Saturday, August 25, 2012

Ripping Out

I've been knitting since I was seven years old, and usually have multiple projects on the needles.  Sometimes a project runs into a snag and then gets put aside for a while.  This sweater was started in 2008 as my "trip project" for  our holiday travels.  It has a fairly complicated pattern for which charts are provided.  But I soon realized that it was too complicated to knit while traveling so it was put into the closet and languished there for years.

Now I'm in a finishing mood, so the sweater was taken out of limbo.  The back was finished, and this is the left side front.  I don't know what possessed me to knit the bottom the way I did.  Instead of changing and carrying the two yarns in the usual manner, I alternated the yarn front and back of the stitch for every stitch.  The result was an area that was supposed to be smooth, but looked like ribbing.  Further up the chart I switched to the normal way of carrying the unused yarn.

The ribbed effect really bothered me.  I had to make a decision: to leave it that way, or to rip out.  Now all
good knitters and quilters know that there are time when you have to swallow hard and go backwards.  Quilters even call it "sewing backwards."  So I snipped the yarn just above the ribbed effect and ripped out down to the bottom edging, which is simple garter stitch.

Then I started up again, using the proper method.  Here's how far I am today, and I'm feeling good about redoing it.  It's slow knitting because of all the colour change, especially on the purl rows, but it is definitely worthwhile.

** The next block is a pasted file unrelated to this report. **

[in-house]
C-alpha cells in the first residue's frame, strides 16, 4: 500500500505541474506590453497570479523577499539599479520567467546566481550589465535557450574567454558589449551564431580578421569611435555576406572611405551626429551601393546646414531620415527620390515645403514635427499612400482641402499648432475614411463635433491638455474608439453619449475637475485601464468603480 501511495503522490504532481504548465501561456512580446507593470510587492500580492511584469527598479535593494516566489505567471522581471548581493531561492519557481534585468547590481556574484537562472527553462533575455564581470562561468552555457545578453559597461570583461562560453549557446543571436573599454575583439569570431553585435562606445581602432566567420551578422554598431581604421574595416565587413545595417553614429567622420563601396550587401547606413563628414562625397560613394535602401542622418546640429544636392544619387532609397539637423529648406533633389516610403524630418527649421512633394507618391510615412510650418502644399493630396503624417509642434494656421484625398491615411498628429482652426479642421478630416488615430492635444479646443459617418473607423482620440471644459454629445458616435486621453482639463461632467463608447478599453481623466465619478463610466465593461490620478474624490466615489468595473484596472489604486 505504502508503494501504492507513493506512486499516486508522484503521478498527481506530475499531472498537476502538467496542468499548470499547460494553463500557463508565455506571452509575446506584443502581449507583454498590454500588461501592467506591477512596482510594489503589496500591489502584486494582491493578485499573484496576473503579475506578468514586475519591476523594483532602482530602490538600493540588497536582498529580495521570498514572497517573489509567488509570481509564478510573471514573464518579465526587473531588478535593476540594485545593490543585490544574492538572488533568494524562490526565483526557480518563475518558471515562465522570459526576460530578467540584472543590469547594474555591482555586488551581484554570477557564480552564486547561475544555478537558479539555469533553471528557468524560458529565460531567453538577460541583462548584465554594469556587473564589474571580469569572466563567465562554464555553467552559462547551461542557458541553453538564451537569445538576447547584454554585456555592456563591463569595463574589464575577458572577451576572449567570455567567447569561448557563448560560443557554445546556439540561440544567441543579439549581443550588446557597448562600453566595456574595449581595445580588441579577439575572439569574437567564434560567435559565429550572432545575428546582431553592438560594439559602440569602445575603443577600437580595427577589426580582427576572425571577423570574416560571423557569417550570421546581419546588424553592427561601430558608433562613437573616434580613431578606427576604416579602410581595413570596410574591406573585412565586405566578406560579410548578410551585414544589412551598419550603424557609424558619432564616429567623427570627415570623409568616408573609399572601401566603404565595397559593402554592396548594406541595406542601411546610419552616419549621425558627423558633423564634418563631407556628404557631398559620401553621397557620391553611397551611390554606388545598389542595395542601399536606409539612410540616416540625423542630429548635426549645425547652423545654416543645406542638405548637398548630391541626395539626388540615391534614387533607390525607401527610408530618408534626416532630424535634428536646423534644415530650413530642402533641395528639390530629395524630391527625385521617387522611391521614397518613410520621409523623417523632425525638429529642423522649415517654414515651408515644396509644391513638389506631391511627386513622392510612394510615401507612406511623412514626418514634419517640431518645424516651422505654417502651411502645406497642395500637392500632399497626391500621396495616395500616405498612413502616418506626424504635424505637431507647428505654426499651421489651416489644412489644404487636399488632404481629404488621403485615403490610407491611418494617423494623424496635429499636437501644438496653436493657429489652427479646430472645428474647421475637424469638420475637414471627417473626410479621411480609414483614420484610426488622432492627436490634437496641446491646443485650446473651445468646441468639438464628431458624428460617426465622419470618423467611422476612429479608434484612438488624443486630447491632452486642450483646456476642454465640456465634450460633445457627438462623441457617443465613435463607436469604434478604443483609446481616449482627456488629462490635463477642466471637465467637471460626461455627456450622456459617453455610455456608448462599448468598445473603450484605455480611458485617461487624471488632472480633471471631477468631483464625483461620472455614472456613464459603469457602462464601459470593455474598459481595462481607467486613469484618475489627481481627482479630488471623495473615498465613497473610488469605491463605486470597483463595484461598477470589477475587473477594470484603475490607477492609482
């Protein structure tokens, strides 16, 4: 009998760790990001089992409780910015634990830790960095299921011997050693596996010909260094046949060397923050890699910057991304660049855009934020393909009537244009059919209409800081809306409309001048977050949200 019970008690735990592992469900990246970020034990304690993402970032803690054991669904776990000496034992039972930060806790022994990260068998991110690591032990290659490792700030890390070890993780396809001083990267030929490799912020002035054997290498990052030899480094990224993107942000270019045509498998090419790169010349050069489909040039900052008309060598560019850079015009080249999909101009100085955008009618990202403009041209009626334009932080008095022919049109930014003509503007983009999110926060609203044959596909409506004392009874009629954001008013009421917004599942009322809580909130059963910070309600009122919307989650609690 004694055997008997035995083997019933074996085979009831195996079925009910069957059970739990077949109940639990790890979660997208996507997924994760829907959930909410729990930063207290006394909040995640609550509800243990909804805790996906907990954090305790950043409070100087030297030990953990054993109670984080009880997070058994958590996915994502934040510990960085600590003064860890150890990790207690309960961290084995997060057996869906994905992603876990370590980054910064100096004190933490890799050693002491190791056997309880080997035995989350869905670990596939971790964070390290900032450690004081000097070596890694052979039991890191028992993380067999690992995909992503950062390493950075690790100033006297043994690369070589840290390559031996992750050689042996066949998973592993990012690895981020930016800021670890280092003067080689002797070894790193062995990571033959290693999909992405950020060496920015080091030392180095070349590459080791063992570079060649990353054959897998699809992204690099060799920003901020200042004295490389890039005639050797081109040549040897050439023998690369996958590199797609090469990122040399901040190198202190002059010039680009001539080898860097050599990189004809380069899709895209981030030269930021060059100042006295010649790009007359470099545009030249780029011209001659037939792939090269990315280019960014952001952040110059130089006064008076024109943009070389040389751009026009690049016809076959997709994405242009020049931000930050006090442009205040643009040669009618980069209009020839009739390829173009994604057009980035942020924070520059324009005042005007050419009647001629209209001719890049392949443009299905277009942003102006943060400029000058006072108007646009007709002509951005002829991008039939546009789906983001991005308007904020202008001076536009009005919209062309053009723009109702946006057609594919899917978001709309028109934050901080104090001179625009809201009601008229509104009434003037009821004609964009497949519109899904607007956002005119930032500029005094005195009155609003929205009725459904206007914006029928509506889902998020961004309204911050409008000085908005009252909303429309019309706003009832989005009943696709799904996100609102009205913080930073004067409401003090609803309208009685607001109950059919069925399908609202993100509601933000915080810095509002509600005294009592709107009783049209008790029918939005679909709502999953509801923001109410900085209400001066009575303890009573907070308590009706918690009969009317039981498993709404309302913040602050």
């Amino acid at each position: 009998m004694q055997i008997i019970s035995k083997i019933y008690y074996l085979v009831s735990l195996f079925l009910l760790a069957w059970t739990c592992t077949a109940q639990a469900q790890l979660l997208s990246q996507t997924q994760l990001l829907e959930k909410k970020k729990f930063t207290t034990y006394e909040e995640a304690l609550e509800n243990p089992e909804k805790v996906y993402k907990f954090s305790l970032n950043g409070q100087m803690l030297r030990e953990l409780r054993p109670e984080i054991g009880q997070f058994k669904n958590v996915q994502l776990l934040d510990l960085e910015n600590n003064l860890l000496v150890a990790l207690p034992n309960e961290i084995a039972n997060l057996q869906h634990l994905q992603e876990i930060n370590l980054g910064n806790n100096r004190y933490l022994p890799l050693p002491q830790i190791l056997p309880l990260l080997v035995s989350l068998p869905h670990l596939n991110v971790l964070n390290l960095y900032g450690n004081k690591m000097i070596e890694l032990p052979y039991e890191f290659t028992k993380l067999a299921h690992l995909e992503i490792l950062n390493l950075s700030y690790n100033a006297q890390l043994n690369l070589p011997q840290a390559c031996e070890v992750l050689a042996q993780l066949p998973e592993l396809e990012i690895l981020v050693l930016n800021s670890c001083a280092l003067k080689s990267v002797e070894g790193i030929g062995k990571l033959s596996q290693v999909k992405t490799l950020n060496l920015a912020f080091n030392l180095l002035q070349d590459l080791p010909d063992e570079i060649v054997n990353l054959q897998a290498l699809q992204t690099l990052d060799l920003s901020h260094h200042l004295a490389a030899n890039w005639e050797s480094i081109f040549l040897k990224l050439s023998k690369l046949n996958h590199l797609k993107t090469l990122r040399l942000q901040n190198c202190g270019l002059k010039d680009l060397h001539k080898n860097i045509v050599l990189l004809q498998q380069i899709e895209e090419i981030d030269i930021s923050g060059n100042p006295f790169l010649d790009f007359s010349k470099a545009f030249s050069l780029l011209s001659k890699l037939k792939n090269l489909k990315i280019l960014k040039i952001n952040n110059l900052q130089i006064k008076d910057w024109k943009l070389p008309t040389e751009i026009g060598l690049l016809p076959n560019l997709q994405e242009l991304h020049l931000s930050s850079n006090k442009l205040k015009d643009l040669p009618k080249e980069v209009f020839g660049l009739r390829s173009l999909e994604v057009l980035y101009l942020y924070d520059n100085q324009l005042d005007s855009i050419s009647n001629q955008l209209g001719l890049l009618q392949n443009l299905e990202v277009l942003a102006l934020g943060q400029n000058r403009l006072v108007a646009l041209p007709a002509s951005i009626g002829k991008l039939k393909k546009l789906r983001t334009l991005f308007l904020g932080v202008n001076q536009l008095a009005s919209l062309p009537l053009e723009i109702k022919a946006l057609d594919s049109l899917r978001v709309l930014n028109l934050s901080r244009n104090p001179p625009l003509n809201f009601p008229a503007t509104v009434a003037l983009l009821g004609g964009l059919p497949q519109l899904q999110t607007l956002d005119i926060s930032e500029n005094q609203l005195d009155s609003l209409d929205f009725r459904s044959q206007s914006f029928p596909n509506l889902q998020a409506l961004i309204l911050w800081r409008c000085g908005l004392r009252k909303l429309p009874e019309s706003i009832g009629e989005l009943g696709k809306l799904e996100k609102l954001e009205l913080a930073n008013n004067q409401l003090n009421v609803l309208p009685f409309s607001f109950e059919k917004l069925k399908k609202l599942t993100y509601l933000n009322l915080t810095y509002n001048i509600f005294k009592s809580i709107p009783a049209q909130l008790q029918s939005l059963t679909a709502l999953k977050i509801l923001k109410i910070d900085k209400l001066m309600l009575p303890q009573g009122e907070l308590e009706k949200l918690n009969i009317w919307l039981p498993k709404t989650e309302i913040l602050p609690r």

Beside the newly knit bottom you can see the chart.  It's in pretty small print.  When I knit the back I took the pattern to the local drug store and had it enlarged.  This is my new discovery: use post it notes to underline the row of the chart that you are currently knitting.  Even though the printing is fairly small, the line of paper allows your eye to easily see where you are on the chart.  It's working niftily!

It will be quite a while before this project is finished.  It's a slow way of knitting, but the finished sweater will be very attractive.  The back and the right side front are finished.  The left side front is coming along.  Then there are the two sleeves which are almost as big as the side fronts.  The temptation will be to put the project back in the closet and start something new, but I'm going to hold out against that, and try to have this finished before our trip in October.

We hope to go back to Yosemite to visit #1 Son, the same trip we made four years ago when I started this project.  Wouldn't it be nice to be able to wear the sweater this time around?

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